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    Mind and Spirit

    Disconnect to Reconnect

    How disconnecting from digital devices can help you reconnect with friends and family.

    Unplug to Plug In: How Disconnecting from Digital Devices Can Help You Reconnect with Friends and Loved Ones

    Ever misplaced your smartphone? Did you feel lost? Panicky? Cut off from the world? If so, you’re not alone. According to a 2017 survey done by the American Psychological Association (APA), four out of five adults say they constantly check their texts, email and social media.

    Why are we so tied to smartphones, e-reader devices, laptops, and tablets? Because these days, we rely on these devices not only to reach a friend or family member when we’re on the go, but to organize our entire lives. We photograph milestone moments, navigate the roads, schedule appointments in our calendars, play games, and enjoy the freedom to check in with work wherever we are.

    “Smartphones have provided amazing benefits to us that could scarcely have been imagined even just a few decades ago,” says Cameron Gordon, PhD, associate professor of psychology at Middle Tennessee State University in Murfreesboro, Tennessee.

    However, these devices come with some costs. One of the biggest consequences of being so connected: The more we engage with our devices, the more disengaged we become with those around us—our friends, loved ones, co-workers and other people in our lives.

    “Digital device overuse separates the user from other human beings in his or her presence,” says Alexander Bingham, PhD, clinical psychologist in New York City. “It is impossible to give another person your attention while on your digital device,” he says. “It sends the message that you and your device are more important than anyone or anything going on around you—it’s distancing behavior.”

    Those of us who constantly check devices are suffering the consequences, too. “Constant checkers,” as the APA calls them, are more likely to report high levels of stress than people who are less tied to their digital devices. After all, the more we check texts, email, and social media, and the faster we reply, the more we will be expected by bosses, family members, and others to constantly check and respond quickly.

    For all these reasons, taking an honest look at the degree of your connection to your devices—and realizing the good that can come from stepping back—is healthy. Here are some of the positives that can come from spending less time on a screen:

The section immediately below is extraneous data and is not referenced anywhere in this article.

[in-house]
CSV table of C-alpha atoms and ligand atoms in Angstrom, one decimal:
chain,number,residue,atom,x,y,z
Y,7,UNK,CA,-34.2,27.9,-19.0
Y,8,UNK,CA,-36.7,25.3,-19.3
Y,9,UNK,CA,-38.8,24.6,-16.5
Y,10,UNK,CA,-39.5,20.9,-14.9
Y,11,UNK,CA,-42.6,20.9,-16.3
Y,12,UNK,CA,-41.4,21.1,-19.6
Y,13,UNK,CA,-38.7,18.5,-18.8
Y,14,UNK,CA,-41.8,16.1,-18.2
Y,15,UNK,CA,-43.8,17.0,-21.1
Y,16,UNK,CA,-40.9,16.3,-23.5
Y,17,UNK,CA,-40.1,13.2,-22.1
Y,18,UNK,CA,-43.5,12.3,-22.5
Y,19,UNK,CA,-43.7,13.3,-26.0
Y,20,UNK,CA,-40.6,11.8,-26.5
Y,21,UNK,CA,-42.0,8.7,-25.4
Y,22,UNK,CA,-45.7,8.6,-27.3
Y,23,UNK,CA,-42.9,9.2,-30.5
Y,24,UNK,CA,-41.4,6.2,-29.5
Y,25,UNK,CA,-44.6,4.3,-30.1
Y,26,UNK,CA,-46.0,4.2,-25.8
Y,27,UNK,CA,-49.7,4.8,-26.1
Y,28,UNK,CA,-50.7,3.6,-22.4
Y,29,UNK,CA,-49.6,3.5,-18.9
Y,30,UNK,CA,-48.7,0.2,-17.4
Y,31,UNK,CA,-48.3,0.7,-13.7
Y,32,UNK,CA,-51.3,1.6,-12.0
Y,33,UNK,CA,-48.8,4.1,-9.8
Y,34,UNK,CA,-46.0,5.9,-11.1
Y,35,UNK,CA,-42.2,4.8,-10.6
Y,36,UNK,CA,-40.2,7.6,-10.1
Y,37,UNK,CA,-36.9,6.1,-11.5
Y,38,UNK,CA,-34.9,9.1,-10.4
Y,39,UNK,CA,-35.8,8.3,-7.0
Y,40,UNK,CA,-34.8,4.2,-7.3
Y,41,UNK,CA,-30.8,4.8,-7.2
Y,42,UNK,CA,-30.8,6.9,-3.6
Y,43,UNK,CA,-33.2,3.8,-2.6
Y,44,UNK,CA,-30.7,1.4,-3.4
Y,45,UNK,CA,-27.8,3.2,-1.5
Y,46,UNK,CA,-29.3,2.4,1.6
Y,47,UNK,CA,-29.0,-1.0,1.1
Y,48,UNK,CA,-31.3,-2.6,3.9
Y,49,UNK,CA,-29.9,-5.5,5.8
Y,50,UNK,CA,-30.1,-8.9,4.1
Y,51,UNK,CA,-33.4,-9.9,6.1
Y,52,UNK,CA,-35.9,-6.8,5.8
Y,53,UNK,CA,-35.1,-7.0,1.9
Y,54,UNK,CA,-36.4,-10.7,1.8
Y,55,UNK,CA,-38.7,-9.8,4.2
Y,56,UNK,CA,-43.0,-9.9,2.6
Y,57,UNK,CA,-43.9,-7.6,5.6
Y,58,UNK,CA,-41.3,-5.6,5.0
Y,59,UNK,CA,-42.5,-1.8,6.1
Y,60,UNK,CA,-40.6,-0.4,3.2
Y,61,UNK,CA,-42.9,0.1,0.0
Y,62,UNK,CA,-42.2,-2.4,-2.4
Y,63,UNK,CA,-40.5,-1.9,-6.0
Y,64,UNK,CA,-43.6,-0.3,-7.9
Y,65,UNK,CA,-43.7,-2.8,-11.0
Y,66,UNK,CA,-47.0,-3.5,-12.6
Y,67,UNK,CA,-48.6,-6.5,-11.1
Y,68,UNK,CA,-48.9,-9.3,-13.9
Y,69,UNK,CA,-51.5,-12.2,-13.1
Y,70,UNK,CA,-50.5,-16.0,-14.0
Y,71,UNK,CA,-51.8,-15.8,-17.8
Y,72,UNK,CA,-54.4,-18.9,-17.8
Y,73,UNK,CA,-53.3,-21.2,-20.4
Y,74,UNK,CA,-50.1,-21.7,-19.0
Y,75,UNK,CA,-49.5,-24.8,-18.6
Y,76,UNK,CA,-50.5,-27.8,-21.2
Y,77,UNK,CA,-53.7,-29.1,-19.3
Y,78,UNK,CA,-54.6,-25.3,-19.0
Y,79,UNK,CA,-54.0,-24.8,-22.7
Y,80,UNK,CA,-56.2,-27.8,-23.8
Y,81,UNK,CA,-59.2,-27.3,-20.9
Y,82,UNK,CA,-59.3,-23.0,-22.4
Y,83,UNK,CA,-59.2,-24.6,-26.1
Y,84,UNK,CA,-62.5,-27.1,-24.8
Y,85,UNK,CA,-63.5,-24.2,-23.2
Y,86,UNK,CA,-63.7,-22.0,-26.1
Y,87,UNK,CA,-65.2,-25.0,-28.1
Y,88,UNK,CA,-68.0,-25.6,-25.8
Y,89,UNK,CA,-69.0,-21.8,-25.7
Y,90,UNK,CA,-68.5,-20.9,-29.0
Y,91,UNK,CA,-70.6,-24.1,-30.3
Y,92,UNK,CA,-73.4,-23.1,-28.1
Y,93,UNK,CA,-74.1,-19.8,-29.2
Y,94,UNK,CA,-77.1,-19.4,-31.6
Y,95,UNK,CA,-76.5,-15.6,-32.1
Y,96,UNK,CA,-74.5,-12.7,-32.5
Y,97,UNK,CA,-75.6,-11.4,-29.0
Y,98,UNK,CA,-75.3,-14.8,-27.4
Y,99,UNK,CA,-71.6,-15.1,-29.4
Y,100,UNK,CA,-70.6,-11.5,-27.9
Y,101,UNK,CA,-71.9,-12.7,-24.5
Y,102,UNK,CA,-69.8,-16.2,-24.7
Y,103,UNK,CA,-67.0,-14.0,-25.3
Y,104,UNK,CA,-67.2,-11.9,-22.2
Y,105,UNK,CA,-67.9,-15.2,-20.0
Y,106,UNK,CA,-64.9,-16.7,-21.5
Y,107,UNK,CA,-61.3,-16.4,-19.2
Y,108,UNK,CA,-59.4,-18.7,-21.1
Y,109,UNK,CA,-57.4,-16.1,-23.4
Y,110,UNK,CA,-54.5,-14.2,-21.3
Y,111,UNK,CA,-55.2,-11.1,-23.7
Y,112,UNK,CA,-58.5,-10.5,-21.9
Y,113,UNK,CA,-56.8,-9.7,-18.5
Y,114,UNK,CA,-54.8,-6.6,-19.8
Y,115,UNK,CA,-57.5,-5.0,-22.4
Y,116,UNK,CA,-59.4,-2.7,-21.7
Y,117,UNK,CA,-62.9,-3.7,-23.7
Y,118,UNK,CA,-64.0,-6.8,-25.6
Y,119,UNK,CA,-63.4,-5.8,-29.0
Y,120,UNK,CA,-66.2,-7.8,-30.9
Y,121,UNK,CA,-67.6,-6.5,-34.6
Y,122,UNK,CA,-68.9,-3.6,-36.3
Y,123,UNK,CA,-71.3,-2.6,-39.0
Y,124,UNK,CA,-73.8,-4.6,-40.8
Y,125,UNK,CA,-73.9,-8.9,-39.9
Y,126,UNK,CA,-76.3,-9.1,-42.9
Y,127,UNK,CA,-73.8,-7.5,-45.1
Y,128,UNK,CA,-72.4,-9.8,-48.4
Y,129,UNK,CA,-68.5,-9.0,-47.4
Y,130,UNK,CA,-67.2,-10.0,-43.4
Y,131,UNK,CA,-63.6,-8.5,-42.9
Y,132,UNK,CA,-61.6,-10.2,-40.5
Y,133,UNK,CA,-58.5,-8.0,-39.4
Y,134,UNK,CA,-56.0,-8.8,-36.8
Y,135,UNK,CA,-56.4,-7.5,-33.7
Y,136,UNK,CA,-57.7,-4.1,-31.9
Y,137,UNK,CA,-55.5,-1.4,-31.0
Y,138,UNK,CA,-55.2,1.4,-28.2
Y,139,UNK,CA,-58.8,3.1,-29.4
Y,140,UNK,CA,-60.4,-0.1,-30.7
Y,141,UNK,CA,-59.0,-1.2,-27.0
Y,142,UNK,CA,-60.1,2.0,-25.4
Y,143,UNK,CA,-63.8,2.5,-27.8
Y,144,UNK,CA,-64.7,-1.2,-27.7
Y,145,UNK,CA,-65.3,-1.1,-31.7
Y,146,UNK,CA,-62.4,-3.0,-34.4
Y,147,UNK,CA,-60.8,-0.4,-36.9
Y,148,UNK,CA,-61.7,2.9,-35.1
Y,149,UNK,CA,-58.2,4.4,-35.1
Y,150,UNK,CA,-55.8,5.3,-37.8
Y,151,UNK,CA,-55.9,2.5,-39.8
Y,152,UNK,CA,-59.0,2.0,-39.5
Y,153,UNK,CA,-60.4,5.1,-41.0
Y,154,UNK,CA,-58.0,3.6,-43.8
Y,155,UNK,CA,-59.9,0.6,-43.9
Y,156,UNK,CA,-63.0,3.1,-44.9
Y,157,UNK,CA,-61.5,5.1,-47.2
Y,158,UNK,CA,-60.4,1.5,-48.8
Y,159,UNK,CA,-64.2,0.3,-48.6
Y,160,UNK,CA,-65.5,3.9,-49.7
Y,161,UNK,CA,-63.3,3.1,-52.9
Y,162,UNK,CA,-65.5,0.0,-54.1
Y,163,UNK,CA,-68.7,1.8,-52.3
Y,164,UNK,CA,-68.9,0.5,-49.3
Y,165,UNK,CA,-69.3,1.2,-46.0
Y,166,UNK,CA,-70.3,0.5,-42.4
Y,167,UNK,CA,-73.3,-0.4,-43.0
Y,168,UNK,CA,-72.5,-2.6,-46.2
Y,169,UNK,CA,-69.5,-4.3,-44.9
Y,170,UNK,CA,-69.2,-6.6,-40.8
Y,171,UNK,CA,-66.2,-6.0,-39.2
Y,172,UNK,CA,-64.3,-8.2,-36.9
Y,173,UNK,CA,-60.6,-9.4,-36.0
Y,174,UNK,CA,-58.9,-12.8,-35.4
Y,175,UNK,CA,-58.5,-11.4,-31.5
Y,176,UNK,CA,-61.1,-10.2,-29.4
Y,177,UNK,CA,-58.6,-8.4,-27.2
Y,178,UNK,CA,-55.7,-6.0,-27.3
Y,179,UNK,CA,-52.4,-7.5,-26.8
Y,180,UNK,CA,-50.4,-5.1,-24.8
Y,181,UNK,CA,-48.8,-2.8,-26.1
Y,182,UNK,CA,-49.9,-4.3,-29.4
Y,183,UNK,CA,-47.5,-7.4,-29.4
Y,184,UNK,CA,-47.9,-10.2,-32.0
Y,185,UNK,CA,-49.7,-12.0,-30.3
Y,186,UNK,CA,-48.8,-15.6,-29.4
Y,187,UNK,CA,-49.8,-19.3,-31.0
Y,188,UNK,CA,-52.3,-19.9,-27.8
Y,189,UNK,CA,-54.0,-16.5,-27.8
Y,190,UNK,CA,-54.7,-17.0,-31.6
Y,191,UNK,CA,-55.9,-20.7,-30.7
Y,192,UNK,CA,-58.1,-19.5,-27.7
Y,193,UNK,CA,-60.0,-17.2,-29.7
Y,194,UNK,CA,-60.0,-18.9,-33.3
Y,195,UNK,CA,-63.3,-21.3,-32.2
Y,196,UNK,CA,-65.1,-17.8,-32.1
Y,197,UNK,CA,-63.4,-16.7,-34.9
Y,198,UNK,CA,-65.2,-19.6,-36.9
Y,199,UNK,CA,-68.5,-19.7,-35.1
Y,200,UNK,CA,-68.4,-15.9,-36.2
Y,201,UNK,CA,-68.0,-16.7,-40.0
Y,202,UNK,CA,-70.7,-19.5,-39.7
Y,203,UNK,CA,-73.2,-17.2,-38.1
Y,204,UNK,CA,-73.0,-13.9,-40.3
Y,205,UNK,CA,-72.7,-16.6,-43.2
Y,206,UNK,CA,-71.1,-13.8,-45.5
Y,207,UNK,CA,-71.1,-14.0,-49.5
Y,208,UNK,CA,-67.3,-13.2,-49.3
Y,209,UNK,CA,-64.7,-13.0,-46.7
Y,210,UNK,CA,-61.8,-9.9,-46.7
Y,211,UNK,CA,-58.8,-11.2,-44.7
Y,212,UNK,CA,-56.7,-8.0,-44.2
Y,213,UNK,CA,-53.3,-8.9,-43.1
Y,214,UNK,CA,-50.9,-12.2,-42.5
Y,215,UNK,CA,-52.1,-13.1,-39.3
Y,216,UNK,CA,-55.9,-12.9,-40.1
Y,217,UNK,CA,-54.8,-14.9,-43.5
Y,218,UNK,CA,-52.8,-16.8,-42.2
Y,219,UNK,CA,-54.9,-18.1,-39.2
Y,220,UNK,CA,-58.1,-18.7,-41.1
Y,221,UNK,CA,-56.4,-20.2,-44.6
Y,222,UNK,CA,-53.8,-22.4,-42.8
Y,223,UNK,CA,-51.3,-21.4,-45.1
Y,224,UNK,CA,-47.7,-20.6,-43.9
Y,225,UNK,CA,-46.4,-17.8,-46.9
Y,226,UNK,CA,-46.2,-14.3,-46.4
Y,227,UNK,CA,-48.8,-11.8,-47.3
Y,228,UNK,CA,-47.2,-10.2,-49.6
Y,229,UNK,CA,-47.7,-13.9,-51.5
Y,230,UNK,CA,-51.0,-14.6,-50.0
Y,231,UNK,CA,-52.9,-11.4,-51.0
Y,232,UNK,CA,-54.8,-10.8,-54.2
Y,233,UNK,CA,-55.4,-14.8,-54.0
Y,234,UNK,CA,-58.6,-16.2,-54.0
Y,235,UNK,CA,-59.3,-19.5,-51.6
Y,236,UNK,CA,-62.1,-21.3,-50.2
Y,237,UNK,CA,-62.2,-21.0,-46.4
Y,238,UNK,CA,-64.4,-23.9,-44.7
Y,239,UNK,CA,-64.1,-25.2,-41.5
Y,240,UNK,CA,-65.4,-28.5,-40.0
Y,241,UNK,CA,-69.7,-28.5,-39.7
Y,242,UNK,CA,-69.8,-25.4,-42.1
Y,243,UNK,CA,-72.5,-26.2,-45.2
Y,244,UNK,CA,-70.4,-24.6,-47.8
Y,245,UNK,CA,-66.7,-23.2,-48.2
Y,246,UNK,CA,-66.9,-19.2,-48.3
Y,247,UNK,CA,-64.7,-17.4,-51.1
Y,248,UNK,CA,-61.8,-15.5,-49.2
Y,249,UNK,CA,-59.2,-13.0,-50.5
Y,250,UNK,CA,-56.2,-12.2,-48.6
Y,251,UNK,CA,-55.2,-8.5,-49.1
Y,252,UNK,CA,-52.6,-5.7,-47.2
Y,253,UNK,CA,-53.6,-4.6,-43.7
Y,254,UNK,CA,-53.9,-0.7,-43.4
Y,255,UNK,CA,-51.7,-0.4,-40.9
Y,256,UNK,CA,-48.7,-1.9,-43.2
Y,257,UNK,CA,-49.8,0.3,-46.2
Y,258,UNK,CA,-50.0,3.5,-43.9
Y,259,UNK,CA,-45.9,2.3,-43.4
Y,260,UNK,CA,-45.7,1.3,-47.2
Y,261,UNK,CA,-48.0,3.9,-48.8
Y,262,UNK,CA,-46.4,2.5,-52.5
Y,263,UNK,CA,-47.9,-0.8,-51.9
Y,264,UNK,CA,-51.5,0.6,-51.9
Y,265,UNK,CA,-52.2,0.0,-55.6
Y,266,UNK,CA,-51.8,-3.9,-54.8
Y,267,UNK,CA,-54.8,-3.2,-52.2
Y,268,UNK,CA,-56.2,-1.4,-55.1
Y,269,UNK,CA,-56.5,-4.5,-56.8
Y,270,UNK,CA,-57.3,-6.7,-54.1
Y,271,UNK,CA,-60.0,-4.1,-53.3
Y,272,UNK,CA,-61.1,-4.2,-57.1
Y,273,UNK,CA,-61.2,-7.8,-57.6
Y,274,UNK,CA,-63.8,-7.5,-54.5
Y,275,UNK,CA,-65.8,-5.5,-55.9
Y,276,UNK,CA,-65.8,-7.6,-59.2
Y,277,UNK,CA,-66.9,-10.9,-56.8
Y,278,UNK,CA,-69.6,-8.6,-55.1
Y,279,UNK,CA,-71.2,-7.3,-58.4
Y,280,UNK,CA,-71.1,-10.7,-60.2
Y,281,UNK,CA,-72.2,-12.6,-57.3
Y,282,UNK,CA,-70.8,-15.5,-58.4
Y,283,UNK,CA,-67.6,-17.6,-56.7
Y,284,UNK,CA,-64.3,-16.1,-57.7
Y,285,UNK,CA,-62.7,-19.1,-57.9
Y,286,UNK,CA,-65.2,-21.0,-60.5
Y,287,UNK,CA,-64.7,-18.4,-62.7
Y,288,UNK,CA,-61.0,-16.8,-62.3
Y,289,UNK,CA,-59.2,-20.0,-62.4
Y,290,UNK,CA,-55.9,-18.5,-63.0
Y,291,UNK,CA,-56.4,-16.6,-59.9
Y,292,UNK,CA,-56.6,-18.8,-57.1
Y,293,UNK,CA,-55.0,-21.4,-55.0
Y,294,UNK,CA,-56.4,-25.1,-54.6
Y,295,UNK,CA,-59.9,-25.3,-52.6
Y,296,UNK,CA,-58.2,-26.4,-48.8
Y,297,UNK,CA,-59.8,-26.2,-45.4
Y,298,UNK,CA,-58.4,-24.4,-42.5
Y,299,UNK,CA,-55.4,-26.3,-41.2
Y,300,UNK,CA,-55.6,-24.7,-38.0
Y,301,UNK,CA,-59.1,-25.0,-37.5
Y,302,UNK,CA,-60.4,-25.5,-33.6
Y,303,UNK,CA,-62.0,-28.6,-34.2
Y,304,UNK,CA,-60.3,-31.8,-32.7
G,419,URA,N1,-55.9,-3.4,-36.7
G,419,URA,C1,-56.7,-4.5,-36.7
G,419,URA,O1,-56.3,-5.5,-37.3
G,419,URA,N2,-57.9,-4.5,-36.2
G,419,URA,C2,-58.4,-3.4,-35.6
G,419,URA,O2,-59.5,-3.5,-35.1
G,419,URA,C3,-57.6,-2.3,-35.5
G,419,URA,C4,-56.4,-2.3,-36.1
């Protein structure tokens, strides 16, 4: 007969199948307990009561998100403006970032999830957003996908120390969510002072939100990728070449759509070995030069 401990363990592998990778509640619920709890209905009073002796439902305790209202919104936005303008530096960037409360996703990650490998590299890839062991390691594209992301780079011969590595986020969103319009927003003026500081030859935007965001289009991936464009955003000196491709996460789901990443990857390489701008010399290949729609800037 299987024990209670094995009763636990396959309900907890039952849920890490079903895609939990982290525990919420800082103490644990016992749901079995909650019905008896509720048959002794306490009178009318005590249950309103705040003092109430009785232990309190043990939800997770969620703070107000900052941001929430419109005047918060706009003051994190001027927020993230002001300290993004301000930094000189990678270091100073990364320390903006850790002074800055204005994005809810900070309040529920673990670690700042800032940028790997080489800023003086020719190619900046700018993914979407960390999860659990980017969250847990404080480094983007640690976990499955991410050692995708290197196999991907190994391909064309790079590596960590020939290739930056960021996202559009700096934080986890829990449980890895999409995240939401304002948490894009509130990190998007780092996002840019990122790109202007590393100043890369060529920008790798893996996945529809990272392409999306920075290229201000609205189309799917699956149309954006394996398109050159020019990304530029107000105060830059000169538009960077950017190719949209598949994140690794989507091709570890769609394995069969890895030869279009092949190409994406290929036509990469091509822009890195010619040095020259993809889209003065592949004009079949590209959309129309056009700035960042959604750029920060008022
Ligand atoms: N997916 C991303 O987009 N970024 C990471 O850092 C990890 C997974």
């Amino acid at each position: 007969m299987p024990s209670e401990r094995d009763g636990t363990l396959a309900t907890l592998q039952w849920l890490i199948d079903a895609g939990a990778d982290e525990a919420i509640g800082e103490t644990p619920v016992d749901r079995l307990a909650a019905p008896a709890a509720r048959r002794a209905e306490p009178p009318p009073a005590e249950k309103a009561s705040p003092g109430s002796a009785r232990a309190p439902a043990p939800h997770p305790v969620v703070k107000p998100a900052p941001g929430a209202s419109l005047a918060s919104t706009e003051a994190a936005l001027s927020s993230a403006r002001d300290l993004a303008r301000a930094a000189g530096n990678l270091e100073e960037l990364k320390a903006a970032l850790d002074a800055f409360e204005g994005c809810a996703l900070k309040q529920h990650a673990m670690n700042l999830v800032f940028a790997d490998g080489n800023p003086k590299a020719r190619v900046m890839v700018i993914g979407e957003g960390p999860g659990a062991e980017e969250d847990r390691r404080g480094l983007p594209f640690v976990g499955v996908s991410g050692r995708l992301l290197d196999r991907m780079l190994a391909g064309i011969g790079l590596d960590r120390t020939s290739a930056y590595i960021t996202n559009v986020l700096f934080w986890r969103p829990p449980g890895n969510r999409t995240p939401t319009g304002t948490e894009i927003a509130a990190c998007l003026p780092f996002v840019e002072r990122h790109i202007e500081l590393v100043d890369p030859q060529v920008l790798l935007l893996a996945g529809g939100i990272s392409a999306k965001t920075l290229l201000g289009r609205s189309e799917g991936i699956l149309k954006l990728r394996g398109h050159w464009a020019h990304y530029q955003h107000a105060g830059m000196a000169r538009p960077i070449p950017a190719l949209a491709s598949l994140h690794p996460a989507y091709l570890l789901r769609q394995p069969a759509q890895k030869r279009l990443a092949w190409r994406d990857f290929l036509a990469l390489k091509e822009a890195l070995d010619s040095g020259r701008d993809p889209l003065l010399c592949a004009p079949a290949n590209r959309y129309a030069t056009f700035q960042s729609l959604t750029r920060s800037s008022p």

You’ll be more mindful. “Sometimes your desire to take a picture or send a text prevents you from enjoying a priceless moment in time that can only be captured with your naked eye,” says Jonathan Alpert, Manhattan-based psychotherapist and author of Be Fearless: Change Your Life in 28 Days. Whether it’s your child blowing out birthday candles or a breathtaking sunset, by taking the device out of the scenario, you’ll savor the moment in real time. 

    You will communicate the old-fashioned way. “There’s an element of communication that simply isn’t captured when texting,” Alpert says. “We can miss, overlook, or even miscommunicate and misunderstand emotion. There’s something to be said for picking up the phone and returning to the lost art of communication—talking,” he says.

    You’ll be more comfortable with empty space. Smartphones and other digital devices give us a way to fill free moments in our lives—while we are in line at the post office, in the doctor’s waiting room, or even sitting on the beach. “If you go on diligently filling that empty space by staring at a screen, you’ll begin to become uncomfortable with having any empty space at all,” Gordon says. “These are moments you could use for self-reflection, connecting with people around you, or, depending on where you are,  absorbing the beauty of our surroundings,” he says.

    You’ll be off the hook. Literally. Think back to the last time you misplaced your smartphone. In the midst of feeling lost and disconnected, maybe there was also a part of you that felt a little free. Embrace that feeling as a positive and try to purposely seek it out by disconnecting more often.

    You’ll enrich your life. “The more you relegate your phone to the same usage as your toaster—used when you actually need it but forgotten at other times—the richer your life will be,” Dr. Bingham says. Put the phone down and start living life in the here and now.

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    Disconnect to Reconnect

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